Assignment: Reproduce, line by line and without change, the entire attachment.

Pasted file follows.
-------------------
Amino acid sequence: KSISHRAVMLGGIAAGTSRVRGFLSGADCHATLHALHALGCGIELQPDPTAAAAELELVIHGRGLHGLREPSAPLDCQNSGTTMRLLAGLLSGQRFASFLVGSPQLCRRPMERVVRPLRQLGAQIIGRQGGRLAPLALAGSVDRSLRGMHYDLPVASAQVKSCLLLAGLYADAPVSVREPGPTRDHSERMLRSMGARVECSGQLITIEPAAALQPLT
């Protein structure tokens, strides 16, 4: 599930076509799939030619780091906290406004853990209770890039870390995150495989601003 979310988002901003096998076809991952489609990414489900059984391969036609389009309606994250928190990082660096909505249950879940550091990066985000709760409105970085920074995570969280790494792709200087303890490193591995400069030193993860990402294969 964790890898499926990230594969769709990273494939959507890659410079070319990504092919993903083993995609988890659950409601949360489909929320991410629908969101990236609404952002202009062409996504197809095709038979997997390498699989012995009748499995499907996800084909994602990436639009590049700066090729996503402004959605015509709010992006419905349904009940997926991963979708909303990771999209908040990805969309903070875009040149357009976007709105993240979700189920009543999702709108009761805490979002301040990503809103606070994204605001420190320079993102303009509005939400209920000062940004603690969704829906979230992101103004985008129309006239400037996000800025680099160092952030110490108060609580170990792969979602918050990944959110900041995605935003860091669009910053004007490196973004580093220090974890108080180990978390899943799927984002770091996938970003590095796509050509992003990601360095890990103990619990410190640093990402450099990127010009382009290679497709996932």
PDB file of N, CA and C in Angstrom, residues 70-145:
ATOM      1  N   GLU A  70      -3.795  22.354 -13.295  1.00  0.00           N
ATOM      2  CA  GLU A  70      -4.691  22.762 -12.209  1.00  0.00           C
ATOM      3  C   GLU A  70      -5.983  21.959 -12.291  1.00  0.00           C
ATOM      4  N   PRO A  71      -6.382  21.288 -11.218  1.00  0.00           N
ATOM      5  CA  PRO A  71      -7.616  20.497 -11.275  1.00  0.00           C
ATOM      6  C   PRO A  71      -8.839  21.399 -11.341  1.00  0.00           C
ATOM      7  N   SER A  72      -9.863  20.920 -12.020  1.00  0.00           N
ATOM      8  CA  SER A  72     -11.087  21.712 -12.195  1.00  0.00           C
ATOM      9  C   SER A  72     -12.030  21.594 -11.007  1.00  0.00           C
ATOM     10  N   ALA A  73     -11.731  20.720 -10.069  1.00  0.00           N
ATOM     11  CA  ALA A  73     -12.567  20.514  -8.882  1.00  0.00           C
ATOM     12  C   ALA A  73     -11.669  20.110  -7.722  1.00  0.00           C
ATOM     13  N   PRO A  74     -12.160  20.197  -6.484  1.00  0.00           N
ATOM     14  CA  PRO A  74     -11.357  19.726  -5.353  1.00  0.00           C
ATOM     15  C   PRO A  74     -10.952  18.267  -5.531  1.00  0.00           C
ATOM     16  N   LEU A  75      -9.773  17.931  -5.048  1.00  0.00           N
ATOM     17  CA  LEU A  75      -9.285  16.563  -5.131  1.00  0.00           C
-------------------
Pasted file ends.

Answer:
Amino acid sequence: KSISHRAVMLGGIAAGTSRVRGFLSGADCHATLHALHALGCGIELQPDPTAAAAELELVIHGRGLHGLREPSAPLDCQNSGTTMRLLAGLLSGQRFASFLVGSPQLCRRPMERVVRPLRQLGAQIIGRQGGRLAPLALAGSVDRSLRGMHYDLPVASAQVKSCLLLAGLYADAPVSVREPGPTRDHSERMLRSMGARVECSGQLITIEPAAALQPLT
């Protein structure tokens, strides 16, 4: 599930076509799939030619780091906290406004853990209770890039870390995150495989601003 979310988002901003096998076809991952489609990414489900059984391969036609389009309606994250928190990082660096909505249950879940550091990066985000709760409105970085920074995570969280790494792709200087303890490193591995400069030193993860990402294969 964790890898499926990230594969769709990273494939959507890659410079070319990504092919993903083993995609988890659950409601949360489909929320991410629908969101990236609404952002202009062409996504197809095709038979997997390498699989012995009748499995499907996800084909994602990436639009590049700066090729996503402004959605015509709010992006419905349904009940997926991963979708909303990771999209908040990805969309903070875009040149357009976007709105993240979700189920009543999702709108009761805490979002301040990503809103606070994204605001420190320079993102303009509005939400209920000062940004603690969704829906979230992101103004985008129309006239400037996000800025680099160092952030110490108060609580170990792969979602918050990944959110900041995605935003860091669009910053004007490196973004580093220090974890108080180990978390899943799927984002770091996938970003590095796509050509992003990601360095890990103990619990410190640093990402450099990127010009382009290679497709996932």
PDB file of N, CA and C in Angstrom, residues 70-145:
ATOM      1  N   GLU A  70      -3.795  22.354 -13.295  1.00  0.00           N
ATOM      2  CA  GLU A  70      -4.691  22.762 -12.209  1.00  0.00           C
ATOM      3  C   GLU A  70      -5.983  21.959 -12.291  1.00  0.00           C
ATOM      4  N   PRO A  71      -6.382  21.288 -11.218  1.00  0.00           N
ATOM      5  CA  PRO A  71      -7.616  20.497 -11.275  1.00  0.00           C
ATOM      6  C   PRO A  71      -8.839  21.399 -11.341  1.00  0.00           C
ATOM      7  N   SER A  72      -9.863  20.920 -12.020  1.00  0.00           N
ATOM      8  CA  SER A  72     -11.087  21.712 -12.195  1.00  0.00           C
ATOM      9  C   SER A  72     -12.030  21.594 -11.007  1.00  0.00           C
ATOM     10  N   ALA A  73     -11.731  20.720 -10.069  1.00  0.00           N
ATOM     11  CA  ALA A  73     -12.567  20.514  -8.882  1.00  0.00           C
ATOM     12  C   ALA A  73     -11.669  20.110  -7.722  1.00  0.00           C
ATOM     13  N   PRO A  74     -12.160  20.197  -6.484  1.00  0.00           N
ATOM     14  CA  PRO A  74     -11.357  19.726  -5.353  1.00  0.00           C
ATOM     15  C   PRO A  74     -10.952  18.267  -5.531  1.00  0.00           C
ATOM     16  N   LEU A  75      -9.773  17.931  -5.048  1.00  0.00           N
ATOM     17  CA  LEU A  75      -9.285  16.563  -5.131  1.00  0.00           C